more deadly indicators.
There are currently 3,365 people now on death row,
and more than 50 percent of those awaiting death are people of color.
Black people make up only 13 percent of the population, but we make
up 41 percent of persons who have received the death penalty.
The number of state assassinations has increased
drastically. In 1997 alone, 71 people were executed.
A special reporter assigned by the United Nations
organization found serious human rights violations in the U.S.,
especially those related to the death penalty. According to these
findings, people who were mentally ill were sentenced to death,
and people with severe mental and learning disabilities, as well
as minors under age 18. Serious racial bias was found on the part
of judges and prosecutors.
Specifically mentioned in the report was the case
of Mumia Abu-Jamal, the only political prisoner on death row, who
was sentenced to death because of his political beliefs and because
of his work as a journalist, exposing police brutality in the city
Police brutality is a daily occurrence in our communities.
The police have a virtual license to kill and they do kill: children,
grandmothers, anyone they perceive to be the enemy. They shoot first
and ask questions later. Inside the jails and prisons there is at
least as much brutality as there was on slave plantations. An ever
increasing number of prisoners are found hanging in their cells.
The United States is becoming a land more hostile
to Black people and other people of Color. Racism is running rampant
and xenophobia is on the rise. This has been especially true in
the sphere of domestic policy.
Politicians are attempting to blame social problems
on Black people and other people of color. There have been attacks
on essentially all affirmative action programs designed to help
correct the accumulated results of hundreds of years of slavery
and discrimination. In addition, the government seems determined
to eliminate all social programs that provide assistance to the
poor, resulting in a situation where millions of people do not have
access to basic health care, decent housing or quality education.
It was with great happiness that I read the Christmas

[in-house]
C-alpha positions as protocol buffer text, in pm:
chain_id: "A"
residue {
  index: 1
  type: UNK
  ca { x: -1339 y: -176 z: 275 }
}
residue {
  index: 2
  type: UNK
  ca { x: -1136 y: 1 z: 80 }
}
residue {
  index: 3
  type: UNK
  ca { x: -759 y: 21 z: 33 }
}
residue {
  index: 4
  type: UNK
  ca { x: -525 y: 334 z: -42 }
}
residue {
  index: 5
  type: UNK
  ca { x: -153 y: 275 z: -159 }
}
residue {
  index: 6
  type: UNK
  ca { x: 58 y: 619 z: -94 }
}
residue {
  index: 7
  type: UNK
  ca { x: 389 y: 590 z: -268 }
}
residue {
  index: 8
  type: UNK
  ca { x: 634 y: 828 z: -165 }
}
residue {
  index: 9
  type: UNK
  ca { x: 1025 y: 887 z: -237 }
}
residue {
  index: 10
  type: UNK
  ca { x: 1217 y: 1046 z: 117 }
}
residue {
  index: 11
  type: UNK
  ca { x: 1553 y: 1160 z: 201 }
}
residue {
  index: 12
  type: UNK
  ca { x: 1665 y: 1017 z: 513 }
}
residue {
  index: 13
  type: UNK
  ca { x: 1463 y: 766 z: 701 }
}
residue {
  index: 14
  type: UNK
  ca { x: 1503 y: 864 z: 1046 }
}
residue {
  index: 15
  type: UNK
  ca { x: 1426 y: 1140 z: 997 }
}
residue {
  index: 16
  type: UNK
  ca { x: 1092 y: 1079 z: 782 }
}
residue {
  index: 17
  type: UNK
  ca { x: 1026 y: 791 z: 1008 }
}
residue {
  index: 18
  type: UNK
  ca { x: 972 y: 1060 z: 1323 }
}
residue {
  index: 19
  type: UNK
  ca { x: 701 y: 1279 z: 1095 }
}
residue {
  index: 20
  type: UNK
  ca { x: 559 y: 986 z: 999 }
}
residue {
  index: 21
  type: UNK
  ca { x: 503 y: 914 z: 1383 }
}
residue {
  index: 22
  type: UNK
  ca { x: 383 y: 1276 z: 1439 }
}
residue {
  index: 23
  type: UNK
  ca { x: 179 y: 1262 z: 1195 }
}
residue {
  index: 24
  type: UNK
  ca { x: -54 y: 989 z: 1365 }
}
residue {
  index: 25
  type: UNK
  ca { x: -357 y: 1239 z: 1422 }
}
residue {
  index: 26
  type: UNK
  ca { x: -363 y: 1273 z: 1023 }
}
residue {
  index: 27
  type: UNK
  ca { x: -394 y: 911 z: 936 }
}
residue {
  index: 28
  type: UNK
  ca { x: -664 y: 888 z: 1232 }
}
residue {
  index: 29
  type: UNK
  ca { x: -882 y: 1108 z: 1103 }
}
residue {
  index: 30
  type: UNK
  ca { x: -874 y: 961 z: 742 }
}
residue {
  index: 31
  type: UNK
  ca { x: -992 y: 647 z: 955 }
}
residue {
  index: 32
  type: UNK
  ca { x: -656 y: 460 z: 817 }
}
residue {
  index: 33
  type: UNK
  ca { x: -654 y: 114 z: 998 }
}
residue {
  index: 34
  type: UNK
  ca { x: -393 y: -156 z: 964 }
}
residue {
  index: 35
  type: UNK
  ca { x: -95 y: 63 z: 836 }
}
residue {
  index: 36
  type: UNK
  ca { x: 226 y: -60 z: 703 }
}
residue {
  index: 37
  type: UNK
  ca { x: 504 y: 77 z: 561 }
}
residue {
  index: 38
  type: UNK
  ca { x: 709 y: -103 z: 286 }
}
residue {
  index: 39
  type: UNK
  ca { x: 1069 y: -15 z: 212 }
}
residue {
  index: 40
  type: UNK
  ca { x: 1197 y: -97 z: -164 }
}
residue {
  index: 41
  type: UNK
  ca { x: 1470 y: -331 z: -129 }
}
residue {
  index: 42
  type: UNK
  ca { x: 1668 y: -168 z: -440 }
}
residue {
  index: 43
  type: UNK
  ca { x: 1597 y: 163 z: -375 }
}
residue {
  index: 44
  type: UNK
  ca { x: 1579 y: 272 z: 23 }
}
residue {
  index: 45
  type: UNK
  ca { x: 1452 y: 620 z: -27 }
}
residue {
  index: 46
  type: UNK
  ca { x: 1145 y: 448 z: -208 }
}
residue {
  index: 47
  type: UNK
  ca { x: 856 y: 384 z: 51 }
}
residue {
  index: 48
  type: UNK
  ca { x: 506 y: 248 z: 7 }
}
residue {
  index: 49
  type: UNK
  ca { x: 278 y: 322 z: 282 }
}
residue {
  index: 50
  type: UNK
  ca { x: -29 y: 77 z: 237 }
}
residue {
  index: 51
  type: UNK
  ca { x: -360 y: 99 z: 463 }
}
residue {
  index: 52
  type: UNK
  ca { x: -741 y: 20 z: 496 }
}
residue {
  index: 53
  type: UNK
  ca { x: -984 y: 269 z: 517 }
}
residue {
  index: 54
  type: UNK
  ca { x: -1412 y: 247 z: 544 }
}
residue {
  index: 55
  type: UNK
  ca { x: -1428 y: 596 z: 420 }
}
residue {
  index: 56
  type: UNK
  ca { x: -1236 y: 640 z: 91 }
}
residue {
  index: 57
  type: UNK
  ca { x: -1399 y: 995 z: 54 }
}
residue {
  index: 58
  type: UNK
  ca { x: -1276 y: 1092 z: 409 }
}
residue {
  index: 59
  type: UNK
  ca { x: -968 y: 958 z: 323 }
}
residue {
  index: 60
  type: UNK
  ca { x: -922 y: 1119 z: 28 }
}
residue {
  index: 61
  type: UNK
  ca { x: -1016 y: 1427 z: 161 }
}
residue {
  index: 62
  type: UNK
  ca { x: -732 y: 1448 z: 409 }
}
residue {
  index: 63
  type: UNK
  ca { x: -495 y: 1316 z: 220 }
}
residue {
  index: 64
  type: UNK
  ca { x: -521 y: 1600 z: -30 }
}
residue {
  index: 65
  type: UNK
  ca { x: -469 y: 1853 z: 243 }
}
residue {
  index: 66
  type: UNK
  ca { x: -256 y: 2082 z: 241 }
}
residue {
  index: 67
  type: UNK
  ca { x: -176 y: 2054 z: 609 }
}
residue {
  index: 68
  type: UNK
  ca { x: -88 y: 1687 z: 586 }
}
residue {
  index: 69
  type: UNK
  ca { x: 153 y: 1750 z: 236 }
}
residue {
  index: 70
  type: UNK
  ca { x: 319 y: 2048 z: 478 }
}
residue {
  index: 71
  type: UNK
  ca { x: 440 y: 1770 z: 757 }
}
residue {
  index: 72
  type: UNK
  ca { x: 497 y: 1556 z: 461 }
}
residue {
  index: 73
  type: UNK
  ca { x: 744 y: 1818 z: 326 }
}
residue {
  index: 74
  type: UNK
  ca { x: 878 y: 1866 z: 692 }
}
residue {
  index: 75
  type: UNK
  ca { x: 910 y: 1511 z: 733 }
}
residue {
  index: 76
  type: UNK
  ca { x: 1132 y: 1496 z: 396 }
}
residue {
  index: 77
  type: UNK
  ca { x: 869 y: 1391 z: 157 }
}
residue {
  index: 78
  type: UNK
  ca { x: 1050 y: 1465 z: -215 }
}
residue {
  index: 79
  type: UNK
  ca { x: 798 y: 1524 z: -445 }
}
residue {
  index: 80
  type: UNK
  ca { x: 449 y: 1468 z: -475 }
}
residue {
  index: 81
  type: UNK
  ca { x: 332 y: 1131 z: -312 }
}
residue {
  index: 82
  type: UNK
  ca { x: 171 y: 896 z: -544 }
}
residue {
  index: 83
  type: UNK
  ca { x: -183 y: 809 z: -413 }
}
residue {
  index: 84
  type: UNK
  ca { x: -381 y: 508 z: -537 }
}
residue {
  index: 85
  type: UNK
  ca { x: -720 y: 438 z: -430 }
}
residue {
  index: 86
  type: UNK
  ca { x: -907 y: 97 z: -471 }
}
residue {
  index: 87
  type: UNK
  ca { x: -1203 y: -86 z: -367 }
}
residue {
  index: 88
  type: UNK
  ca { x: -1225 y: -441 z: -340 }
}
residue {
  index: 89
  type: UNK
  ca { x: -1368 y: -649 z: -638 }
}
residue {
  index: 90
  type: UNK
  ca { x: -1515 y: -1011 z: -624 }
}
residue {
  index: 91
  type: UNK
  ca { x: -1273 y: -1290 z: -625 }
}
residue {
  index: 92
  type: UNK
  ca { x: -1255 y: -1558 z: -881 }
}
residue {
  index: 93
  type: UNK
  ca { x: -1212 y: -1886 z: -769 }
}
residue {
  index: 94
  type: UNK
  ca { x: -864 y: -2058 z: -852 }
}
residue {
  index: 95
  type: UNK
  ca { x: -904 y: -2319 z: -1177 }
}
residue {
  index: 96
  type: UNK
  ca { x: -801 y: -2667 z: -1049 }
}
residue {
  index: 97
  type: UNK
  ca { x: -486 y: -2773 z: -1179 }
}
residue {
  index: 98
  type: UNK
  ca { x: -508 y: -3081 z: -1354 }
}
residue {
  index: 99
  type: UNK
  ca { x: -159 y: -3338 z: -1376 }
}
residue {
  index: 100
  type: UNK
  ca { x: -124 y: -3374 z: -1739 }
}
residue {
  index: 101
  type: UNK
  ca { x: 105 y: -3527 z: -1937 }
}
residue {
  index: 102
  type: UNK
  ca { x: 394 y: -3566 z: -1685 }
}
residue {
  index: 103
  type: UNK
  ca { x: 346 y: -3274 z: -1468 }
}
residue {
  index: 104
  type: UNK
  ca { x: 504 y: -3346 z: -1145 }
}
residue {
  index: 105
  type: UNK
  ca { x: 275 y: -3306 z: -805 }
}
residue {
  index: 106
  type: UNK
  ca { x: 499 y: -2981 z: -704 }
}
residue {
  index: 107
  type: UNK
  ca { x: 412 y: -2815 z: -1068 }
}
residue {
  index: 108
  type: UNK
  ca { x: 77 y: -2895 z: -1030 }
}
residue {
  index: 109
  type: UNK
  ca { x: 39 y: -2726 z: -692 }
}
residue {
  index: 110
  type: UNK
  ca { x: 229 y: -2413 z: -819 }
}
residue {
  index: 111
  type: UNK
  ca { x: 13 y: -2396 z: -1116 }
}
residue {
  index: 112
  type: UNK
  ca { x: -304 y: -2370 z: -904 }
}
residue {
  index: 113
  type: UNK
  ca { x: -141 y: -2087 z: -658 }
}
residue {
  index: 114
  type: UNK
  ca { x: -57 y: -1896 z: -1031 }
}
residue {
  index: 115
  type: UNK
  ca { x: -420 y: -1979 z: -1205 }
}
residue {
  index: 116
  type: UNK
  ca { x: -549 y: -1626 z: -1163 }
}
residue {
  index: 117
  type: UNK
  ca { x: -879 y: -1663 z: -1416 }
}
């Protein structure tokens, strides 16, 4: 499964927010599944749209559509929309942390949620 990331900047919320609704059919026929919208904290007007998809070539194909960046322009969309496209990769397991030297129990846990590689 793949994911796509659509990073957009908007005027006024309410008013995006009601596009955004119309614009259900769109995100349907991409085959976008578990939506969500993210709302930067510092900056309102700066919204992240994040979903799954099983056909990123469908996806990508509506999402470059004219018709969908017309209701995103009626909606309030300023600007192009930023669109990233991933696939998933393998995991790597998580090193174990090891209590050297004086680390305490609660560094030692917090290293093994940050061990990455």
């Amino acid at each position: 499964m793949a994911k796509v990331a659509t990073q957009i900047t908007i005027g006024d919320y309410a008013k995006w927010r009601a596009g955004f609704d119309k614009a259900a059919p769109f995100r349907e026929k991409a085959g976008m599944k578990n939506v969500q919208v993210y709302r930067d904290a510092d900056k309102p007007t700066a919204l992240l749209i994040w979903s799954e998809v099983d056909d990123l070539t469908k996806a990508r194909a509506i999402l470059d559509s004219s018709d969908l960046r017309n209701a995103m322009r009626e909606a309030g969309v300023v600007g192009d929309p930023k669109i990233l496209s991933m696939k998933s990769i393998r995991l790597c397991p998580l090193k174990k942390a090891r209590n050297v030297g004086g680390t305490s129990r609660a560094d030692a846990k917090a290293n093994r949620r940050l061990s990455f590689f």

message that Your Holiness delivered. I applaud you for taking up
the cause of the poor, the homeless, the unemployed. The fact that
you are addressing the issues of today, unemployment, hopelessness,
child abuse, and the drug problem, is important to people all over
One third of Black people in the United States
live in poverty, and our communities are inundated with drugs. We
have every reason to believe that the CIA and other government agencies
are involved in drug trafficking.
Although we live in one of the richest, most techically
advanced countries in the world, our reality is similar to an undeveloped,
Third World country. We are a people who are truly seeking freedom
All my life I have been a spiritual person. I first
learned of the struggle and the sacrifice of Jesus in the segregated
churches of the South. I converted to Catholicism as a young girl.
In my adult life I have become a student of religion and have studied
Christianity, Islam, Asian religions and the African religions of
my ancestors. I have come to believe that God is universal in nature
although called different names and with different faces. I believe
that some people spell God with one "O" while others spell
it with two.
What we call God is unimportant, as long as we
do God's work. There are those who want to see God's wrath fall
on the oppressed and not on the oppressors.I believe that the time
has ended when slavery, colonialism, and oppression can be carried
out in the name of religion. It was in the dungeons of prison that
I felt the presence of God up close, and it has been my belief in
God,and in the goodness of human beings that has helped me to survive.
I am not ashamed of having been in prison, and I am certainly not
ashamed of having been a political prisoner. I believe that Jesus
was a political prisoner who was executed because he fought against
the evils of the Roman Empire, because he fought the greed of the
money changers in the temple, because he fought against the sins
and injustices of his time. As a true child of God, Jesus spoke
up for the poor, the meek, the sick, and the oppressed. The early
Christians were thrown into lion dens. I will try and follow the
example of so many who have stood up in the face of overwhelming
I am not writing to ask you to intercede on my
behalf. I ask nothing for myself. I only ask you to examine the
social reality of the United States and to speak out against the
human rights violations that are taking place.
On this day, the birthday of Martin Luther King,
Jr., I am reminded of all those who gave their lives for freedom.
Most of the people who five on this planet are still not free. I
ask only that you continue to work and pray to end Oppression and
political repression. It is my heartfelt belief that all the people
on this earth deserve justice: social justice, political justice,
and economic justice. I believe it is the only way that we will
ever achieve peace and prosperity on earth. I hope that you enjoy
your visit to Cuba. This is not a country that is rich in material
wealth, but it is a country that is rich in human wealth, spiritual
wealth and moral wealth.
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Click Here 16 mins